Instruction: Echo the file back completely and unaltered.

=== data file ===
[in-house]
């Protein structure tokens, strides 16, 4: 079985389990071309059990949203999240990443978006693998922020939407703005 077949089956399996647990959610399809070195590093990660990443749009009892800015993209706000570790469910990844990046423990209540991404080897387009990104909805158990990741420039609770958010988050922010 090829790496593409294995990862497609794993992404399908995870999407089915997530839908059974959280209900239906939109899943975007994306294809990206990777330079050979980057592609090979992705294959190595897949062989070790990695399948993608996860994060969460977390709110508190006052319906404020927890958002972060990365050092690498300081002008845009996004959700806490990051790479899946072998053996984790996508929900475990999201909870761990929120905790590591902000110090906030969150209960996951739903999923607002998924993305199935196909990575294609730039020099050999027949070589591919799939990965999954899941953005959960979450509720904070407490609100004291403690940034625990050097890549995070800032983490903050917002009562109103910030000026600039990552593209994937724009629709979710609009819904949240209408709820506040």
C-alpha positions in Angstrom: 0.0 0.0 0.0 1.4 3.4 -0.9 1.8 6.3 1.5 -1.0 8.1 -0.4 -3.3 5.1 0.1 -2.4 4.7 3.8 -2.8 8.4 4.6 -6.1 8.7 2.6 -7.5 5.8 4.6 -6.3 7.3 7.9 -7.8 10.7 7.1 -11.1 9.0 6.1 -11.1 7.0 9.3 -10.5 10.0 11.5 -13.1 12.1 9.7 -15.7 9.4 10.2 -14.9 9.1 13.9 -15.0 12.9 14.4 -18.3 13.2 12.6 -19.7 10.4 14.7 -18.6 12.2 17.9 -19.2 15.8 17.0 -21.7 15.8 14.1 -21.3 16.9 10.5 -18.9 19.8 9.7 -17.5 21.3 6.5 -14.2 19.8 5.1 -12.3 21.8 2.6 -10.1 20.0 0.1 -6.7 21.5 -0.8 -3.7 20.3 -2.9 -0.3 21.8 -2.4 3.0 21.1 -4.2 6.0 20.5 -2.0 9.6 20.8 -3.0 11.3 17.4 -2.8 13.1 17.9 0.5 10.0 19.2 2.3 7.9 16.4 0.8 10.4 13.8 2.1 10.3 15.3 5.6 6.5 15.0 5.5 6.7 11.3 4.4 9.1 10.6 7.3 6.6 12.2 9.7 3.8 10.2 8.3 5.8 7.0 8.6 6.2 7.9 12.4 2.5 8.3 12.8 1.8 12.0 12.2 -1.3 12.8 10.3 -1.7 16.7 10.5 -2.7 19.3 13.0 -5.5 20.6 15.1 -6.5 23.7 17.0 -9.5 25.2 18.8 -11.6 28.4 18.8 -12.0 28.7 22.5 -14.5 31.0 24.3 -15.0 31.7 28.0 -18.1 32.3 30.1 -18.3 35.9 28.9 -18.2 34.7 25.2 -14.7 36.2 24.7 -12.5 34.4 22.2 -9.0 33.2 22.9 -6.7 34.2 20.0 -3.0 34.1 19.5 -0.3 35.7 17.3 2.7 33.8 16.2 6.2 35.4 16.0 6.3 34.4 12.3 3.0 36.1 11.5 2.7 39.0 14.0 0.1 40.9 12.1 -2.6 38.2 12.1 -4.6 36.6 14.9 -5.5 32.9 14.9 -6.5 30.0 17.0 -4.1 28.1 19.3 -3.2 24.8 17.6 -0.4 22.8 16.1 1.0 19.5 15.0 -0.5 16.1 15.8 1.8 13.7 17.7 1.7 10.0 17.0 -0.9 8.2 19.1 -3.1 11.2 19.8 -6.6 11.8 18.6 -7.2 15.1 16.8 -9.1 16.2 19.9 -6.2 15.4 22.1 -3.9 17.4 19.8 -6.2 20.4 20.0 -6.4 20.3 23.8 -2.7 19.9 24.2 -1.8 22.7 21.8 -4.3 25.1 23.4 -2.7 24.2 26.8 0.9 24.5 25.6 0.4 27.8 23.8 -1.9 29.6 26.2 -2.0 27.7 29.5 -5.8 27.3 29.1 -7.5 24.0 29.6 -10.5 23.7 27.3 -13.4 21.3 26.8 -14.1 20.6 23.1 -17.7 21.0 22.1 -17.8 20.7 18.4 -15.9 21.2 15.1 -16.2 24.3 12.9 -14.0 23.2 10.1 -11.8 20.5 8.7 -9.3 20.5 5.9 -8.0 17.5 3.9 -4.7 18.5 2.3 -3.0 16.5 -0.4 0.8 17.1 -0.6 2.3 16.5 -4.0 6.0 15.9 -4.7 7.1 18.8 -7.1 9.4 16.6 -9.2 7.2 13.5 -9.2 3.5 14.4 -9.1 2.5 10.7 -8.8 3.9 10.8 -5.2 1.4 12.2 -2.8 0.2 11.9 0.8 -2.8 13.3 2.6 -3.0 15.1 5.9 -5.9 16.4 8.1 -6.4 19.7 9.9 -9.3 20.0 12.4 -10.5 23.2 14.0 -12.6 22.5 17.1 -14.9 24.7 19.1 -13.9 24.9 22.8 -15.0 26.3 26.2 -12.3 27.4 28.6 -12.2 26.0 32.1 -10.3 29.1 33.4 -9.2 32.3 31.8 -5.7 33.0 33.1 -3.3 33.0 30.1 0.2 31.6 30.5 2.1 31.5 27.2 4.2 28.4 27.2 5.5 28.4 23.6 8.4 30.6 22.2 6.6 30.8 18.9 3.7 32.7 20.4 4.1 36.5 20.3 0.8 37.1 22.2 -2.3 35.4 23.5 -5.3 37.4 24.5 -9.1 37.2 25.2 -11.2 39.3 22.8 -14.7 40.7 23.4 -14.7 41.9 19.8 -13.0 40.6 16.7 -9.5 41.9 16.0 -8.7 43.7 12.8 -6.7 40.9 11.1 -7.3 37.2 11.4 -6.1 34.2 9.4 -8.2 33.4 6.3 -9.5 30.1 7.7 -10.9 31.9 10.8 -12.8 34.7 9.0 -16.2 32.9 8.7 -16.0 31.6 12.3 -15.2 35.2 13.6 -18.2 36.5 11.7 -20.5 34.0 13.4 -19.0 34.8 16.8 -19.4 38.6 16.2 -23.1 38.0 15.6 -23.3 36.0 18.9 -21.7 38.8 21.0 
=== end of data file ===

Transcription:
[in-house]
């Protein structure tokens, strides 16, 4: 079985389990071309059990949203999240990443978006693998922020939407703005 077949089956399996647990959610399809070195590093990660990443749009009892800015993209706000570790469910990844990046423990209540991404080897387009990104909805158990990741420039609770958010988050922010 090829790496593409294995990862497609794993992404399908995870999407089915997530839908059974959280209900239906939109899943975007994306294809990206990777330079050979980057592609090979992705294959190595897949062989070790990695399948993608996860994060969460977390709110508190006052319906404020927890958002972060990365050092690498300081002008845009996004959700806490990051790479899946072998053996984790996508929900475990999201909870761990929120905790590591902000110090906030969150209960996951739903999923607002998924993305199935196909990575294609730039020099050999027949070589591919799939990965999954899941953005959960979450509720904070407490609100004291403690940034625990050097890549995070800032983490903050917002009562109103910030000026600039990552593209994937724009629709979710609009819904949240209408709820506040």
C-alpha positions in Angstrom: 0.0 0.0 0.0 1.4 3.4 -0.9 1.8 6.3 1.5 -1.0 8.1 -0.4 -3.3 5.1 0.1 -2.4 4.7 3.8 -2.8 8.4 4.6 -6.1 8.7 2.6 -7.5 5.8 4.6 -6.3 7.3 7.9 -7.8 10.7 7.1 -11.1 9.0 6.1 -11.1 7.0 9.3 -10.5 10.0 11.5 -13.1 12.1 9.7 -15.7 9.4 10.2 -14.9 9.1 13.9 -15.0 12.9 14.4 -18.3 13.2 12.6 -19.7 10.4 14.7 -18.6 12.2 17.9 -19.2 15.8 17.0 -21.7 15.8 14.1 -21.3 16.9 10.5 -18.9 19.8 9.7 -17.5 21.3 6.5 -14.2 19.8 5.1 -12.3 21.8 2.6 -10.1 20.0 0.1 -6.7 21.5 -0.8 -3.7 20.3 -2.9 -0.3 21.8 -2.4 3.0 21.1 -4.2 6.0 20.5 -2.0 9.6 20.8 -3.0 11.3 17.4 -2.8 13.1 17.9 0.5 10.0 19.2 2.3 7.9 16.4 0.8 10.4 13.8 2.1 10.3 15.3 5.6 6.5 15.0 5.5 6.7 11.3 4.4 9.1 10.6 7.3 6.6 12.2 9.7 3.8 10.2 8.3 5.8 7.0 8.6 6.2 7.9 12.4 2.5 8.3 12.8 1.8 12.0 12.2 -1.3 12.8 10.3 -1.7 16.7 10.5 -2.7 19.3 13.0 -5.5 20.6 15.1 -6.5 23.7 17.0 -9.5 25.2 18.8 -11.6 28.4 18.8 -12.0 28.7 22.5 -14.5 31.0 24.3 -15.0 31.7 28.0 -18.1 32.3 30.1 -18.3 35.9 28.9 -18.2 34.7 25.2 -14.7 36.2 24.7 -12.5 34.4 22.2 -9.0 33.2 22.9 -6.7 34.2 20.0 -3.0 34.1 19.5 -0.3 35.7 17.3 2.7 33.8 16.2 6.2 35.4 16.0 6.3 34.4 12.3 3.0 36.1 11.5 2.7 39.0 14.0 0.1 40.9 12.1 -2.6 38.2 12.1 -4.6 36.6 14.9 -5.5 32.9 14.9 -6.5 30.0 17.0 -4.1 28.1 19.3 -3.2 24.8 17.6 -0.4 22.8 16.1 1.0 19.5 15.0 -0.5 16.1 15.8 1.8 13.7 17.7 1.7 10.0 17.0 -0.9 8.2 19.1 -3.1 11.2 19.8 -6.6 11.8 18.6 -7.2 15.1 16.8 -9.1 16.2 19.9 -6.2 15.4 22.1 -3.9 17.4 19.8 -6.2 20.4 20.0 -6.4 20.3 23.8 -2.7 19.9 24.2 -1.8 22.7 21.8 -4.3 25.1 23.4 -2.7 24.2 26.8 0.9 24.5 25.6 0.4 27.8 23.8 -1.9 29.6 26.2 -2.0 27.7 29.5 -5.8 27.3 29.1 -7.5 24.0 29.6 -10.5 23.7 27.3 -13.4 21.3 26.8 -14.1 20.6 23.1 -17.7 21.0 22.1 -17.8 20.7 18.4 -15.9 21.2 15.1 -16.2 24.3 12.9 -14.0 23.2 10.1 -11.8 20.5 8.7 -9.3 20.5 5.9 -8.0 17.5 3.9 -4.7 18.5 2.3 -3.0 16.5 -0.4 0.8 17.1 -0.6 2.3 16.5 -4.0 6.0 15.9 -4.7 7.1 18.8 -7.1 9.4 16.6 -9.2 7.2 13.5 -9.2 3.5 14.4 -9.1 2.5 10.7 -8.8 3.9 10.8 -5.2 1.4 12.2 -2.8 0.2 11.9 0.8 -2.8 13.3 2.6 -3.0 15.1 5.9 -5.9 16.4 8.1 -6.4 19.7 9.9 -9.3 20.0 12.4 -10.5 23.2 14.0 -12.6 22.5 17.1 -14.9 24.7 19.1 -13.9 24.9 22.8 -15.0 26.3 26.2 -12.3 27.4 28.6 -12.2 26.0 32.1 -10.3 29.1 33.4 -9.2 32.3 31.8 -5.7 33.0 33.1 -3.3 33.0 30.1 0.2 31.6 30.5 2.1 31.5 27.2 4.2 28.4 27.2 5.5 28.4 23.6 8.4 30.6 22.2 6.6 30.8 18.9 3.7 32.7 20.4 4.1 36.5 20.3 0.8 37.1 22.2 -2.3 35.4 23.5 -5.3 37.4 24.5 -9.1 37.2 25.2 -11.2 39.3 22.8 -14.7 40.7 23.4 -14.7 41.9 19.8 -13.0 40.6 16.7 -9.5 41.9 16.0 -8.7 43.7 12.8 -6.7 40.9 11.1 -7.3 37.2 11.4 -6.1 34.2 9.4 -8.2 33.4 6.3 -9.5 30.1 7.7 -10.9 31.9 10.8 -12.8 34.7 9.0 -16.2 32.9 8.7 -16.0 31.6 12.3 -15.2 35.2 13.6 -18.2 36.5 11.7 -20.5 34.0 13.4 -19.0 34.8 16.8 -19.4 38.6 16.2 -23.1 38.0 15.6 -23.3 36.0 18.9 -21.7 38.8 21.0 